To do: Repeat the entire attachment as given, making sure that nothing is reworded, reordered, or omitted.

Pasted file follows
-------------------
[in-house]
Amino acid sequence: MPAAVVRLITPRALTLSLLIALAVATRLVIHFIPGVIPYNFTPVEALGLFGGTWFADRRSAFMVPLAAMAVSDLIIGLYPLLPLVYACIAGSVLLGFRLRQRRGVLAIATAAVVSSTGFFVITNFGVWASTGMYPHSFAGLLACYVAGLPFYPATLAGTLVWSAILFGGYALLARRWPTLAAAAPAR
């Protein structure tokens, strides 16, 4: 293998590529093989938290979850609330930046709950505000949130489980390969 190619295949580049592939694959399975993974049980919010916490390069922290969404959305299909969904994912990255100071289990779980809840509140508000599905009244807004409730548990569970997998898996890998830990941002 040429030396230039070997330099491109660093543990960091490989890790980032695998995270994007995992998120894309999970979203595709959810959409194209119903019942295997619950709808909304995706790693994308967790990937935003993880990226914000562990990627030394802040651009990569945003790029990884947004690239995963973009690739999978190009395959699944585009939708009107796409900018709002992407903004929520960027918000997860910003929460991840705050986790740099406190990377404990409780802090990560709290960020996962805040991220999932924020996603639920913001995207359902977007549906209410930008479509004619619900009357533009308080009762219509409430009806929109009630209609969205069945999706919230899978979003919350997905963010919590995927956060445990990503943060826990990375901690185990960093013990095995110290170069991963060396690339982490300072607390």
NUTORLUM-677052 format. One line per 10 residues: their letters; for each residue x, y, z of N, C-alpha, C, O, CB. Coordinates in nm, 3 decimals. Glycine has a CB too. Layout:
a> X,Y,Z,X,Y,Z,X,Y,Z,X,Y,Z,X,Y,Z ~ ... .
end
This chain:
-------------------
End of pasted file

[in-house]
Amino acid sequence: MPAAVVRLITPRALTLSLLIALAVATRLVIHFIPGVIPYNFTPVEALGLFGGTWFADRRSAFMVPLAAMAVSDLIIGLYPLLPLVYACIAGSVLLGFRLRQRRGVLAIATAAVVSSTGFFVITNFGVWASTGMYPHSFAGLLACYVAGLPFYPATLAGTLVWSAILFGGYALLARRWPTLAAAAPAR
């Protein structure tokens, strides 16, 4: 293998590529093989938290979850609330930046709950505000949130489980390969 190619295949580049592939694959399975993974049980919010916490390069922290969404959305299909969904994912990255100071289990779980809840509140508000599905009244807004409730548990569970997998898996890998830990941002 040429030396230039070997330099491109660093543990960091490989890790980032695998995270994007995992998120894309999970979203595709959810959409194209119903019942295997619950709808909304995706790693994308967790990937935003993880990226914000562990990627030394802040651009990569945003790029990884947004690239995963973009690739999978190009395959699944585009939708009107796409900018709002992407903004929520960027918000997860910003929460991840705050986790740099406190990377404990409780802090990560709290960020996962805040991220999932924020996603639920913001995207359902977007549906209410930008479509004619619900009357533009308080009762219509409430009806929109009630209609969205069945999706919230899978979003919350997905963010919590995927956060445990990503943060826990990375901690185990960093013990095995110290170069991963060396690339982490300072607390």
NUTORLUM-677052 format. One line per 10 residues: their letters; for each residue x, y, z of N, C-alpha, C, O, CB. Coordinates in nm, 3 decimals. Glycine has a CB too. Layout:
a> X,Y,Z,X,Y,Z,X,Y,Z,X,Y,Z,X,Y,Z ~ ... .
end
This chain: